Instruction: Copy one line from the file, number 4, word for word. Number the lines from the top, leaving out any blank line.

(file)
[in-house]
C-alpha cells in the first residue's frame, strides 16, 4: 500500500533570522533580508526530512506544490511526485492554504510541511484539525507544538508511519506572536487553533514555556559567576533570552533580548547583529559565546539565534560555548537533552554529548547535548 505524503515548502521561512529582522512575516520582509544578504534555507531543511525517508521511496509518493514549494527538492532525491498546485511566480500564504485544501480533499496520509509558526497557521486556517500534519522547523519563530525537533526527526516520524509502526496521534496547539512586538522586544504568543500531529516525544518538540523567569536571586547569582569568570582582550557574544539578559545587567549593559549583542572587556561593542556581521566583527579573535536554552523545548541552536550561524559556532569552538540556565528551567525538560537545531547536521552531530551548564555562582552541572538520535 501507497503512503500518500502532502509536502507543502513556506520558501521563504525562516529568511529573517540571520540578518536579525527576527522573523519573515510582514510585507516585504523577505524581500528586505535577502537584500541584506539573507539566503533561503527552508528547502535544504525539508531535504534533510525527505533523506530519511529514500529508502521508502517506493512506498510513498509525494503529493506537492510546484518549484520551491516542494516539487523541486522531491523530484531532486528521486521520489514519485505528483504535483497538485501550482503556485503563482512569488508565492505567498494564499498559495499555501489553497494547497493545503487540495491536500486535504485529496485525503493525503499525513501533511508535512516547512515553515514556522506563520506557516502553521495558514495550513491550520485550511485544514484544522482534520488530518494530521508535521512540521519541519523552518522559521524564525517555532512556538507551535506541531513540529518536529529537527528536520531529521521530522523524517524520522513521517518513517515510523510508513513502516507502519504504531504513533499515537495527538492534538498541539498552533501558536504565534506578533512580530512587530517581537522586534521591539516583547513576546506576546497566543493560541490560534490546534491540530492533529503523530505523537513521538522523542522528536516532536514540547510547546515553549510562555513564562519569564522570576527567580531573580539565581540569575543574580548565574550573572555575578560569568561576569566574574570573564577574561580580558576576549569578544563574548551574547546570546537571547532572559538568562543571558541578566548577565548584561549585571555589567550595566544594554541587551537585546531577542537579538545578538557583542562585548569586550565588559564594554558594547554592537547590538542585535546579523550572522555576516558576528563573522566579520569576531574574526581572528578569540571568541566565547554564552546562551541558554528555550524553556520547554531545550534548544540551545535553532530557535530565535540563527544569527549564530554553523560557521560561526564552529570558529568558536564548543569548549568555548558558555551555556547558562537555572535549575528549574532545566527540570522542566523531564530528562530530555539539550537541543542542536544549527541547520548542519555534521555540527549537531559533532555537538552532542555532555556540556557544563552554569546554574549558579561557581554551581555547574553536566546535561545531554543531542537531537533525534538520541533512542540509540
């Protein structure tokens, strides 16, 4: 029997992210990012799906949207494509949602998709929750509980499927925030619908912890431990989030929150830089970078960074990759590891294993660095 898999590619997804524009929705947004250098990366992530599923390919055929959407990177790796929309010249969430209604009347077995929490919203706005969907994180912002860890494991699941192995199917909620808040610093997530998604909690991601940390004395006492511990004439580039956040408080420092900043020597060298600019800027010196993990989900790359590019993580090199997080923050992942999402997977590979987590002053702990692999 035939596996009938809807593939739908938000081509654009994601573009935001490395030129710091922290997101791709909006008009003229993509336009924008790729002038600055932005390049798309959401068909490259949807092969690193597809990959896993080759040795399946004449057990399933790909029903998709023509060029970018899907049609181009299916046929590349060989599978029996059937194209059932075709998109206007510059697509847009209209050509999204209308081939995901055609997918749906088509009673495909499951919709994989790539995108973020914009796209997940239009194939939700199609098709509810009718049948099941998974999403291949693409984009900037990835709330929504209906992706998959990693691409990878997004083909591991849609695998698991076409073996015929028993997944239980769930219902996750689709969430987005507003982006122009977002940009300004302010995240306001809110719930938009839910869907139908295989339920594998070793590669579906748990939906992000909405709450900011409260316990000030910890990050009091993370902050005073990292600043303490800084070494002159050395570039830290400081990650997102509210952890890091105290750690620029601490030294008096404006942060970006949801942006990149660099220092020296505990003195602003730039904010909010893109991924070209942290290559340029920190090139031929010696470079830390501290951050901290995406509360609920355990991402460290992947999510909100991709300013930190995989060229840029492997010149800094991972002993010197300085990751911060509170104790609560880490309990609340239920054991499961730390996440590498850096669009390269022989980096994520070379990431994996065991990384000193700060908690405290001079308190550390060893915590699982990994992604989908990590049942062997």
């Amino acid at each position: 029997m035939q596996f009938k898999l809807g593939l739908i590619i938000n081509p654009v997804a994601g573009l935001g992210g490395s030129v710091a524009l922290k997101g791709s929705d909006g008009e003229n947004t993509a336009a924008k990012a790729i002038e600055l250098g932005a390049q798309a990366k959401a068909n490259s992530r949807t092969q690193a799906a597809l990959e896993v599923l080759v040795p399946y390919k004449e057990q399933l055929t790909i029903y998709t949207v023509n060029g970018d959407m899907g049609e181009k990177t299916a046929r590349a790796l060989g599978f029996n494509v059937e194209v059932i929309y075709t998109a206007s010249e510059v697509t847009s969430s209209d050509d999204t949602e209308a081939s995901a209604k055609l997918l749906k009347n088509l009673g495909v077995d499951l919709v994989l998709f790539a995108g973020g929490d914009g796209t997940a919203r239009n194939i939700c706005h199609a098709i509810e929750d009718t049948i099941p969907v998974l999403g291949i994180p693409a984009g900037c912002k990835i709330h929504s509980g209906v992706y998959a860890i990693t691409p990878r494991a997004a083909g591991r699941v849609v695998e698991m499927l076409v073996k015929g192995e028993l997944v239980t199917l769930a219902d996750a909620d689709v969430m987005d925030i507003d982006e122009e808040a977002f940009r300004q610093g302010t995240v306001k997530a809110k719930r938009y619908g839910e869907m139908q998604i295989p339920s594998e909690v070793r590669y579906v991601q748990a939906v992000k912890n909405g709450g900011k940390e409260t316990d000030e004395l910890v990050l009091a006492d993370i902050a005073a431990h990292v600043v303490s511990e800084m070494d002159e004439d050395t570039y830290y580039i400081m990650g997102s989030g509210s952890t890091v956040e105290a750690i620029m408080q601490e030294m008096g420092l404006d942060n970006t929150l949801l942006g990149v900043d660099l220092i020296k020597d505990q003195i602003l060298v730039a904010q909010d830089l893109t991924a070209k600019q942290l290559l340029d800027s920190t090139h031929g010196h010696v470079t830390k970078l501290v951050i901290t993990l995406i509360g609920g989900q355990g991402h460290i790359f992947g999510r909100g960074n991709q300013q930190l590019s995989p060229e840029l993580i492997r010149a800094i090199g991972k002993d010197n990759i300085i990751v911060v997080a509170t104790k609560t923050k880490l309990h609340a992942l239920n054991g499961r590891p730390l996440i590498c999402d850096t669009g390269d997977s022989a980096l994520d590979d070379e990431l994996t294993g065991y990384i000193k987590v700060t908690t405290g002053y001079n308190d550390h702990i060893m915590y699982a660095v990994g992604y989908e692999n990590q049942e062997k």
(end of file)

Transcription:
């Amino acid at each position: 029997m035939q596996f009938k898999l809807g593939l739908i590619i938000n081509p654009v997804a994601g573009l935001g992210g490395s030129v710091a524009l922290k997101g791709s929705d909006g008009e003229n947004t993509a336009a924008k990012a790729i002038e600055l250098g932005a390049q798309a990366k959401a068909n490259s992530r949807t092969q690193a799906a597809l990959e896993v599923l080759v040795p399946y390919k004449e057990q399933l055929t790909i029903y998709t949207v023509n060029g970018d959407m899907g049609e181009k990177t299916a046929r590349a790796l060989g599978f029996n494509v059937e194209v059932i929309y075709t998109a206007s010249e510059v697509t847009s969430s209209d050509d999204t949602e209308a081939s995901a209604k055609l997918l749906k009347n088509l009673g495909v077995d499951l919709v994989l998709f790539a995108g973020g929490d914009g796209t997940a919203r239009n194939i939700c706005h199609a098709i509810e929750d009718t049948i099941p969907v998974l999403g291949i994180p693409a984009g900037c912002k990835i709330h929504s509980g209906v992706y998959a860890i990693t691409p990878r494991a997004a083909g591991r699941v849609v695998e698991m499927l076409v073996k015929g192995e028993l997944v239980t199917l769930a219902d996750a909620d689709v969430m987005d925030i507003d982006e122009e808040a977002f940009r300004q610093g302010t995240v306001k997530a809110k719930r938009y619908g839910e869907m139908q998604i295989p339920s594998e909690v070793r590669y579906v991601q748990a939906v992000k912890n909405g709450g900011k940390e409260t316990d000030e004395l910890v990050l009091a006492d993370i902050a005073a431990h990292v600043v303490s511990e800084m070494d002159e004439d050395t570039y830290y580039i400081m990650g997102s989030g509210s952890t890091v956040e105290a750690i620029m408080q601490e030294m008096g420092l404006d942060n970006t929150l949801l942006g990149v900043d660099l220092i020296k020597d505990q003195i602003l060298v730039a904010q909010d830089l893109t991924a070209k600019q942290l290559l340029d800027s920190t090139h031929g010196h010696v470079t830390k970078l501290v951050i901290t993990l995406i509360g609920g989900q355990g991402h460290i790359f992947g999510r909100g960074n991709q300013q930190l590019s995989p060229e840029l993580i492997r010149a800094i090199g991972k002993d010197n990759i300085i990751v911060v997080a509170t104790k609560t923050k880490l309990h609340a992942l239920n054991g499961r590891p730390l996440i590498c999402d850096t669009g390269d997977s022989a980096l994520d590979d070379e990431l994996t294993g065991y990384i000193k987590v700060t908690t405290g002053y001079n308190d550390h702990i060893m915590y699982a660095v990994g992604y989908e692999n990590q049942e062997k």